There is a war being waged. Not the one in Syria or Yemen. Not the Nazis shelling the Donbass or the warlords selling slaves in Libya. Not America’s drones executing an entire garden party in Pakistan because somebody on that street might have googled “bomb components” and “American Airlines” on the same day 10 years ago. Not even between the ridiculous buffoon Trump, and the equally absurd “resistance”.
A different kind of war.
Perhaps “struggle” would be a better word.
The struggle is eternal in every direction – it has always been, it will always be. It goes to each horizon and both poles and everywhere in between. In every mind and body. A global conflict with a million fronts in a thousand theatres.
People versus power: A struggle between the population and the power to control it, personified through institutions and governments.
People don’t want to be controlled, they naturally resist it.
Institutions know only control, they crave it.
Power is addictive like that, and institutions are true addicts. Give them a little power and they’ll want a little more. Give them a lot, and they want it all. Power tends to corrupt, as the saying goes, but the inverse is also true: the corrupt tend towards power. They are more likely to want it, more likely to be willing to do anything to get it, and more likely to abuse it once they have it.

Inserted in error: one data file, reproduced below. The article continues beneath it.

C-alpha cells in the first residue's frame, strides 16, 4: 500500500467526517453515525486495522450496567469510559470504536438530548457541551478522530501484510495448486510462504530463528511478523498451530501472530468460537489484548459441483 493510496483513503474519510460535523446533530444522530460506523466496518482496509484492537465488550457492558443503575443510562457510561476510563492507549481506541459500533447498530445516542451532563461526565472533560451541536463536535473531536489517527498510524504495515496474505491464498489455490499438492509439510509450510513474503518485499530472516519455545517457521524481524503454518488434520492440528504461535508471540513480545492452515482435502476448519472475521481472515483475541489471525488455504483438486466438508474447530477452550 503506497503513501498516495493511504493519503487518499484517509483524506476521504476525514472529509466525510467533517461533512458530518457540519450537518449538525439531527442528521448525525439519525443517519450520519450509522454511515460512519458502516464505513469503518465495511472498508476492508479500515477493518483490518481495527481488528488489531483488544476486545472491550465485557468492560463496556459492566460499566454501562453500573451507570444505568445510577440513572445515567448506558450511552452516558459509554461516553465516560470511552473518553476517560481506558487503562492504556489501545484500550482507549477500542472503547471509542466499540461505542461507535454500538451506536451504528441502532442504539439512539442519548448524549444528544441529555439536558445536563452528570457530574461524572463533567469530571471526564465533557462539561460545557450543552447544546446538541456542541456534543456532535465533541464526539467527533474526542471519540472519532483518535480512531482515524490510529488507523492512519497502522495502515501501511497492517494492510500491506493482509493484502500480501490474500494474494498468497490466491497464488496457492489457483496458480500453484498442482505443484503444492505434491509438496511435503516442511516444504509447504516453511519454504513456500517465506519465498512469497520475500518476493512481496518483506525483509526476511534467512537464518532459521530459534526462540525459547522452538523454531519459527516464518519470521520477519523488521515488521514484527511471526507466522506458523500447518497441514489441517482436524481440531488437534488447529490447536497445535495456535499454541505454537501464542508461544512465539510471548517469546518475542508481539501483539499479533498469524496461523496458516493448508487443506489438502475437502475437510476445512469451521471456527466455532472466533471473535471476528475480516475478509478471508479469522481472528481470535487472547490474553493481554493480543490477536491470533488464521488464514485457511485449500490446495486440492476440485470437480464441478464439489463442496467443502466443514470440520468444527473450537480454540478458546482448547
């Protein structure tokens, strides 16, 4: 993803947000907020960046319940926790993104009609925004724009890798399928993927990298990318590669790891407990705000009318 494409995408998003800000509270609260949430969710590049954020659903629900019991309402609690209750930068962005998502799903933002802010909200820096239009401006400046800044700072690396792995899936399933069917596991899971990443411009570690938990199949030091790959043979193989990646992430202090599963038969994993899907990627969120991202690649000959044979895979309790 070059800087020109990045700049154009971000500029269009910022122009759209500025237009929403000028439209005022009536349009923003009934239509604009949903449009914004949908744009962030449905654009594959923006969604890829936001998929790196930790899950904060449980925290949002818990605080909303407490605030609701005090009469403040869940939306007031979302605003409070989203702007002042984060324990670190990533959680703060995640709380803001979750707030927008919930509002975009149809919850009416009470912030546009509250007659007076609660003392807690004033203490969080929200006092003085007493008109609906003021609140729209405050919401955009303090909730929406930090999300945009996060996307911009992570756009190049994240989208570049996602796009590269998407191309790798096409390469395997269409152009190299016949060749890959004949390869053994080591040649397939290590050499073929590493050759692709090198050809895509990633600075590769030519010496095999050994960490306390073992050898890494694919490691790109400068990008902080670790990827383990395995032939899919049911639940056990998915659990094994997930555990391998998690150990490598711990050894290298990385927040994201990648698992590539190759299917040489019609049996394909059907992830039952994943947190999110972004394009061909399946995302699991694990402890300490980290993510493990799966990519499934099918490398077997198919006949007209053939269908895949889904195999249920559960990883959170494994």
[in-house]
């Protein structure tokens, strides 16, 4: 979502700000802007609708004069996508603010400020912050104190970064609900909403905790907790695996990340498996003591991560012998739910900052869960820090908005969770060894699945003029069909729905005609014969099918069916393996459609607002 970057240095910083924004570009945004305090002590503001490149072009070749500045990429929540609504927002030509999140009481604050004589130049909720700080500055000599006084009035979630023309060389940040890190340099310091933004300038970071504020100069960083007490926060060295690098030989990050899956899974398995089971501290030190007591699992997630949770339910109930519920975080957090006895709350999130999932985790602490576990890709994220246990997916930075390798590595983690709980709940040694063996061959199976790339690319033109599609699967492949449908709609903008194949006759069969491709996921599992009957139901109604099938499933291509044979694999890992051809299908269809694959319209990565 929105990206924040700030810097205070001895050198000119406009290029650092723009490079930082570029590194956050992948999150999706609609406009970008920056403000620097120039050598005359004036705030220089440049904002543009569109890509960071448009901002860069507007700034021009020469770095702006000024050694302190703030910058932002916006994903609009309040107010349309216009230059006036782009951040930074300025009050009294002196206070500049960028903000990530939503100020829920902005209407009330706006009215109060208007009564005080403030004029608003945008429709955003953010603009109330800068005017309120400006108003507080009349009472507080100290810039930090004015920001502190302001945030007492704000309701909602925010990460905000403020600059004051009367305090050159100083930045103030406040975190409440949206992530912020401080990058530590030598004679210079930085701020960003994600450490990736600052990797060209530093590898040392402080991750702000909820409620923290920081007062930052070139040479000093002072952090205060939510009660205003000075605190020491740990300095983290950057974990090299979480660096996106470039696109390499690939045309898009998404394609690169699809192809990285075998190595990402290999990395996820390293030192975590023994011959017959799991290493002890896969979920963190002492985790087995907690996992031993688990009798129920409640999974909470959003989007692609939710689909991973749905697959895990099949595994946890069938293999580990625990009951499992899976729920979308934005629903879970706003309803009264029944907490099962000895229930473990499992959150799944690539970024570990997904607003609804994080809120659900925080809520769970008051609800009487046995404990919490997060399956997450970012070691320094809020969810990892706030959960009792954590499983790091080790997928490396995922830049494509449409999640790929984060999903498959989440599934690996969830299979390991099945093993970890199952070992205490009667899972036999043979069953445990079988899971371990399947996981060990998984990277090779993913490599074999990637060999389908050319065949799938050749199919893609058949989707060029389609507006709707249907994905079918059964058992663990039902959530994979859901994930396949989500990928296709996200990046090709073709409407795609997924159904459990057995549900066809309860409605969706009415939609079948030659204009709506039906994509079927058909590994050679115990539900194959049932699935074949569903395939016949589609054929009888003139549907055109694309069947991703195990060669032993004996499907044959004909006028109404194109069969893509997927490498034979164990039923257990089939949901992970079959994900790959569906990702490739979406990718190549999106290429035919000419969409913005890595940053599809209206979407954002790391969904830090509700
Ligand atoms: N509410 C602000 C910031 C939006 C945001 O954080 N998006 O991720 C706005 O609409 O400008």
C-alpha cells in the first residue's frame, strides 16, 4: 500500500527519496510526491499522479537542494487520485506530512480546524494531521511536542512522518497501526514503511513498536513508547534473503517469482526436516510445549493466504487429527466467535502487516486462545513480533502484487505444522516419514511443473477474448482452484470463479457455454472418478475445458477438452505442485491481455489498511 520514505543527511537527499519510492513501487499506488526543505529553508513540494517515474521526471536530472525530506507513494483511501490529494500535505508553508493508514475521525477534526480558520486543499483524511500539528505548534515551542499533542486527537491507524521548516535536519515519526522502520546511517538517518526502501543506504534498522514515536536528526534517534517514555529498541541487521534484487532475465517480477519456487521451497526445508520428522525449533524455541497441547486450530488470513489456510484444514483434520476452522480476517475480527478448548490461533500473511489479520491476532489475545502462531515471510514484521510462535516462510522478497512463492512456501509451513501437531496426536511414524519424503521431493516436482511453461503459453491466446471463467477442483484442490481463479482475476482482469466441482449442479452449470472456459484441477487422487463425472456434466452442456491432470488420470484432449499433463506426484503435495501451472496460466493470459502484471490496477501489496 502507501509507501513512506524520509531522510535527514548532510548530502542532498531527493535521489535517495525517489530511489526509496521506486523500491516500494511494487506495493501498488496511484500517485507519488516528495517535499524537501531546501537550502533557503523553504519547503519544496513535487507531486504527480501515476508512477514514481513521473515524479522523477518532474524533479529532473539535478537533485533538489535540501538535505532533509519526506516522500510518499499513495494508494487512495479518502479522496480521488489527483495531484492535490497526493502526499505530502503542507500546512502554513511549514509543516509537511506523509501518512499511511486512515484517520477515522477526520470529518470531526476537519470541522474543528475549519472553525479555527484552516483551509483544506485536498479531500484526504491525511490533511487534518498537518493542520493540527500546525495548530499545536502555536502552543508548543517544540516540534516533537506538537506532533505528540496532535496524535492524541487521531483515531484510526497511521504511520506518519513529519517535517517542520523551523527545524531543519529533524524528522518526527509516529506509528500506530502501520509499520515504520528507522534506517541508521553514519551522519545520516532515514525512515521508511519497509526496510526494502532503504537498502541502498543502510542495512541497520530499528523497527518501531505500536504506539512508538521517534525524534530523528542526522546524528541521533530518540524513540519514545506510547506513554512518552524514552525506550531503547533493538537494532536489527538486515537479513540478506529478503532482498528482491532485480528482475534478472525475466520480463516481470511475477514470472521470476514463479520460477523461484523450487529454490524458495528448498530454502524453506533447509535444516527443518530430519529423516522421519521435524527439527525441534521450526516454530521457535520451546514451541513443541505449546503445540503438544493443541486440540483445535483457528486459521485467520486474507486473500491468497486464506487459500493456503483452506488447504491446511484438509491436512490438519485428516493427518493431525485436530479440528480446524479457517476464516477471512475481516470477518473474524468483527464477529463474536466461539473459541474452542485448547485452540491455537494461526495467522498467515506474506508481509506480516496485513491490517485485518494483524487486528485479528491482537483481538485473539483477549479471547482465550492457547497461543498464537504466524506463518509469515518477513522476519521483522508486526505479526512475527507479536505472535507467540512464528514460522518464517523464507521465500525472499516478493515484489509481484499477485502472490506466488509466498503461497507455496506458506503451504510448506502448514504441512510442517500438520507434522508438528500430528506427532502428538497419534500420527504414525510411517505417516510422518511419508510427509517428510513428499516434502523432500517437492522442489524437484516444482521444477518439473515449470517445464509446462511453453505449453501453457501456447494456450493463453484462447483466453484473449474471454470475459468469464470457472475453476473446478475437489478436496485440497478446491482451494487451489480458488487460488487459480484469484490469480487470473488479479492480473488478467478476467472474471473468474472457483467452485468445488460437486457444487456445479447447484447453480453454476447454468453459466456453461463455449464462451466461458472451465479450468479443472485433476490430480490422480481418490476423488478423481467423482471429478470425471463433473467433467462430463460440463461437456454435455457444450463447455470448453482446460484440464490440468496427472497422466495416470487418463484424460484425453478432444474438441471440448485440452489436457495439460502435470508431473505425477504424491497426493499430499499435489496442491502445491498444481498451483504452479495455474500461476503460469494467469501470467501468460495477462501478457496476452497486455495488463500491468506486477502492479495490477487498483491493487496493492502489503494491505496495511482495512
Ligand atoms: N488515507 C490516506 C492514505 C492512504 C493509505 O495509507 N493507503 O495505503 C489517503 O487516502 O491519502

That’s the point of democracy of course, to keep the soil tilled. To turn over the manure and hope something green can grow. To fight against corruption by giving it no time to ferment. To stop the rot setting in. It doesn’t really work, but it works better than anything else.
Somehow The Guardian has found its way to the vanguard of this war. It’s picked its side in the great conflict, and it wasn’t ours. Every day, in every way, The Guardian shows its support for them over us. Every campaign, every agenda, is about empowering the state and destroying the individual. They want to hand the government the power to control what we eat,